I can give you one glimpse into our lives together so far. Late last year as we were making plans to fit the contents of Melissa’s three story home into my three bedroom condominium, we wrestled with what would be the best way to store our huge mutual collection of shoes. We had the idea to put some of them on display in a tall storage hutch from Ikea. But as we looked at just how many clogs and boots and other forms of footwear we had...and how little one lone cabinet could contain, a new plan suddenly came to Melissa: move the bed from the wall it dominated and fill that entire 20’ length of the room with floor to ceiling bookshelves. Then fill those shelves with our footwear favorites.
And that’s exactly what we did. One hundred and forty-four pairs of the most amazing wooden clogs, platform boots, and high heeled sandals we’ve come across in our fervent wanderings on the planet.
I think it’s obvious why we call it The Wall of Infinite Pleasure!
I have clearly died and gone to heaven. Not only have I found a partner and playmate who shares my passions, she’s just as eager and willing to celebrate them as I am, too. It’s truly astounding. Or astonishing, depending.
For now, that’s the tale I’m able to tale. It’s a true story. And a real one, too. Which means our lives together are full of twists and turns and unexpected dips and dives. Moments when we crashed and burned. And moments of the most exquisite ecstasy that this life can offer. I believe I’ve found the partner I set out to find. While I know better than to use words like “always” and “forever,” I truly believe that Melissa is the person I want to spend the rest of my life with. And she’s told me she feels the same. Can you ask for anything more than that?
In this life, we make the best choices we can based on the best resources we have to work with...and then hope it will all work out. And as we were reminded in the recent British comedy/drama, The Best Exotic Marigold Hotel, it will be okay in the end. And if it is not okay, it’s not the end.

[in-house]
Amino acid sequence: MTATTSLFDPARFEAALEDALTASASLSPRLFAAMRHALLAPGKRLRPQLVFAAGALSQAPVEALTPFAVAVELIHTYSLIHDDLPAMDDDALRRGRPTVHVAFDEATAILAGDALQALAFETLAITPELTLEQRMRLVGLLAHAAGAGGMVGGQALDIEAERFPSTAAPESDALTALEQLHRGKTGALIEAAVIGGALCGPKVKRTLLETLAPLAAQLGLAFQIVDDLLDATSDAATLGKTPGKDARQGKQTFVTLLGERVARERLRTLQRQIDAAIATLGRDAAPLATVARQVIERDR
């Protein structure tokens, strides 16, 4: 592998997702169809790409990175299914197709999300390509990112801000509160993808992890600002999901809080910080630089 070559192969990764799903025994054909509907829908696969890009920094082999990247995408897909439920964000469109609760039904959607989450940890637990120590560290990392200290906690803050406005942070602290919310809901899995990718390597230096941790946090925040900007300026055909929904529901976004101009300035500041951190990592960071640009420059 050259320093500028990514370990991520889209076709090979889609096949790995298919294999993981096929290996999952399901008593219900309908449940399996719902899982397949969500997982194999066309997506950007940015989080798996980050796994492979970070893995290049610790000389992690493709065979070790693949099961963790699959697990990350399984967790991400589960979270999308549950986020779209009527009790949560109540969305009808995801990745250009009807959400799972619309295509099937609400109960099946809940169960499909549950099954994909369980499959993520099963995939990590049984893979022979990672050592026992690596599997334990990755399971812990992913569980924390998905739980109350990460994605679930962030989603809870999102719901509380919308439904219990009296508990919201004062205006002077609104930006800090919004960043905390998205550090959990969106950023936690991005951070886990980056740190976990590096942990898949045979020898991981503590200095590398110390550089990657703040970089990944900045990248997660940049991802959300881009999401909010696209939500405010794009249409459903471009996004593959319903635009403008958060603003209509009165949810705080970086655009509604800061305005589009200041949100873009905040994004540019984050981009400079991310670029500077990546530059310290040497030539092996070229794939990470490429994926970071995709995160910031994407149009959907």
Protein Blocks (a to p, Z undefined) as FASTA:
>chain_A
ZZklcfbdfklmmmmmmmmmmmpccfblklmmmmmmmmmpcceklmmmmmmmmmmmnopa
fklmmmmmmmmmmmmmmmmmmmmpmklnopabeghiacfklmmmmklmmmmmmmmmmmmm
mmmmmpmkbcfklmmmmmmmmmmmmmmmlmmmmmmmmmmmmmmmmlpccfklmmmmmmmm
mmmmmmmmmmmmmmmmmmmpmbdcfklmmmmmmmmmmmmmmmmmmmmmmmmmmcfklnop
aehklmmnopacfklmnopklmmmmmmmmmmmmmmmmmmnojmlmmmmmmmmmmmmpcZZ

Oddly, that’s not the only pat phrase that comes to mind. I can also say that love came my way when I least expected it. I also found love when I wasn’t looking. And while I’m at it, I guess I proved the wisdom of: to thine own self be true.
What’s next for Melissa and me? As I said, that’s a whole ‘nother set of “what ifs.” You can bet that wherever our feet take us next, they’ll be shod with the most astounding shoes (well, astounding for me, astonishing for her) that we can find. We’ve walked a lot of roads in our lives, and we’re proud that those journeys have made us the people that we are. But interestingly, what makes us fit together so well are not the personalities we possess, but the perspective. As Antoine de Saint-Exupery summed it so neatly,
“Love does not consist in gazing at each other, but in looking outward together in the same direction.”
[On my feet as I bring this story to a close: Melissa got me some amazing tiered leggings from Black Milk Clothing and wanted to send them a photo of my pair in action. It took a few moments of debate in front of The Wall of Infinitie Pleasure, but I eventually did find the proper pair of shoes to do them justice: my Ronsons from Jeffrey Campbell. While we had the camera out, we also posed in our "his and hers" Andees for the folks at Miista. Yeah, we're definitely having fun together.]